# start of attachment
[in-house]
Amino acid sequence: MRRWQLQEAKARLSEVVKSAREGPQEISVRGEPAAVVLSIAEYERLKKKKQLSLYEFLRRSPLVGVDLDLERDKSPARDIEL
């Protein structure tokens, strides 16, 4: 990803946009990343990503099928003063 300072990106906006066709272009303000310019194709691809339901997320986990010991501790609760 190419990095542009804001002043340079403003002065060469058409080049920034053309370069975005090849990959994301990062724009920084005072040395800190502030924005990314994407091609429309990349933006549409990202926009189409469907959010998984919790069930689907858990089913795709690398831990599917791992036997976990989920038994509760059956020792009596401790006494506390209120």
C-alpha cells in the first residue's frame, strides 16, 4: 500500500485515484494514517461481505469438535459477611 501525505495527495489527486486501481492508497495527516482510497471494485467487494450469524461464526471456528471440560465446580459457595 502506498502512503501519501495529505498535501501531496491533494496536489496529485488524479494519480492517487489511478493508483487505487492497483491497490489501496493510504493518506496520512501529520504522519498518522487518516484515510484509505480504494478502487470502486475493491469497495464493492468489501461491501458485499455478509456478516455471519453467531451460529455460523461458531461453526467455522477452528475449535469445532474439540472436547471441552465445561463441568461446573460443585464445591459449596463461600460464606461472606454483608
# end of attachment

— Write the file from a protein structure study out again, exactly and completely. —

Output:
[in-house]
Amino acid sequence: MRRWQLQEAKARLSEVVKSAREGPQEISVRGEPAAVVLSIAEYERLKKKKQLSLYEFLRRSPLVGVDLDLERDKSPARDIEL
């Protein structure tokens, strides 16, 4: 990803946009990343990503099928003063 300072990106906006066709272009303000310019194709691809339901997320986990010991501790609760 190419990095542009804001002043340079403003002065060469058409080049920034053309370069975005090849990959994301990062724009920084005072040395800190502030924005990314994407091609429309990349933006549409990202926009189409469907959010998984919790069930689907858990089913795709690398831990599917791992036997976990989920038994509760059956020792009596401790006494506390209120």
C-alpha cells in the first residue's frame, strides 16, 4: 500500500485515484494514517461481505469438535459477611 501525505495527495489527486486501481492508497495527516482510497471494485467487494450469524461464526471456528471440560465446580459457595 502506498502512503501519501495529505498535501501531496491533494496536489496529485488524479494519480492517487489511478493508483487505487492497483491497490489501496493510504493518506496520512501529520504522519498518522487518516484515510484509505480504494478502487470502486475493491469497495464493492468489501461491501458485499455478509456478516455471519453467531451460529455460523461458531461453526467455522477452528475449535469445532474439540472436547471441552465445561463441568461446573460443585464445591459449596463461600460464606461472606454483608